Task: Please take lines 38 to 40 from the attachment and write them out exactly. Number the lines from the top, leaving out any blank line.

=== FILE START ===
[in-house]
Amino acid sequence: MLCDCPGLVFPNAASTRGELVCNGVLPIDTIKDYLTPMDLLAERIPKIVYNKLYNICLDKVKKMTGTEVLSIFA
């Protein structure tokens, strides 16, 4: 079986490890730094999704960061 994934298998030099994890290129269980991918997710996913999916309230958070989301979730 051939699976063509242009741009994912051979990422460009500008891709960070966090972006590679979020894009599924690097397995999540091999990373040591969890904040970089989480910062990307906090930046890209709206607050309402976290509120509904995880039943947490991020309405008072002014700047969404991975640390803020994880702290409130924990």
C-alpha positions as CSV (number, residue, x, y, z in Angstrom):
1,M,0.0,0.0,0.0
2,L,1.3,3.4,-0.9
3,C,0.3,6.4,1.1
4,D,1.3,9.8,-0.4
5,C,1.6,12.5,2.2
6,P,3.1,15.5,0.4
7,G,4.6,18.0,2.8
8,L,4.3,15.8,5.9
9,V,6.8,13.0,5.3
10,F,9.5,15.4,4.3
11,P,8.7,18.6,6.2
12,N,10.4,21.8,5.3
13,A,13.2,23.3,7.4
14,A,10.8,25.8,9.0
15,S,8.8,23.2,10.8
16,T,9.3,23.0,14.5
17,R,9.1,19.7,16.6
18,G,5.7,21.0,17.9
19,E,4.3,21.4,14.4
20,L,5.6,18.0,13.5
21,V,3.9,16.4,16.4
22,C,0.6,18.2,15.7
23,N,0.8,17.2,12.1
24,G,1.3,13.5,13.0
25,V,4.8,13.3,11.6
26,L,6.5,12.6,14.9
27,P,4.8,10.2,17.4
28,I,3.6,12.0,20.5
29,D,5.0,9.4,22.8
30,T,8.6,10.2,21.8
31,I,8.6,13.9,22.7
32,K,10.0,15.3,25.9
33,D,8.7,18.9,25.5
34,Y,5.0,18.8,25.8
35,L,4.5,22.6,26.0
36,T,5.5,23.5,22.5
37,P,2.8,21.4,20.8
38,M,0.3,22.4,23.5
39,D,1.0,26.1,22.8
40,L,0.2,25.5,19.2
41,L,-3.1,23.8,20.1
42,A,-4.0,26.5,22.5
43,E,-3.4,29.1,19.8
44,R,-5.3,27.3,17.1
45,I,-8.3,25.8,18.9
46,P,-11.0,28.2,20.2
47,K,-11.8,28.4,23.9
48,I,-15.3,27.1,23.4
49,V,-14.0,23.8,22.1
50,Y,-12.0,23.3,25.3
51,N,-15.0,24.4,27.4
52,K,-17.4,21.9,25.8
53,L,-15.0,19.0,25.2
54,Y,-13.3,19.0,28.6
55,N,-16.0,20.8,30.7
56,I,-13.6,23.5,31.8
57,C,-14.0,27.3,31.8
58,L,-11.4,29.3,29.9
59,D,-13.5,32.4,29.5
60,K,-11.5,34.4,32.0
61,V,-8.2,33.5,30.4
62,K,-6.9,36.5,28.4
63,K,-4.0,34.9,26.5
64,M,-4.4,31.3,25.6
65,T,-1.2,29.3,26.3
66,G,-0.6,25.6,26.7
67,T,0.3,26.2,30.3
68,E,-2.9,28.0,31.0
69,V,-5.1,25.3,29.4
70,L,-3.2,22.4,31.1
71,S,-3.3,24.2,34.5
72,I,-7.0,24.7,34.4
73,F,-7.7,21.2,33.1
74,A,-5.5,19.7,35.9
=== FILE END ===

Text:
34,Y,5.0,18.8,25.8
35,L,4.5,22.6,26.0
36,T,5.5,23.5,22.5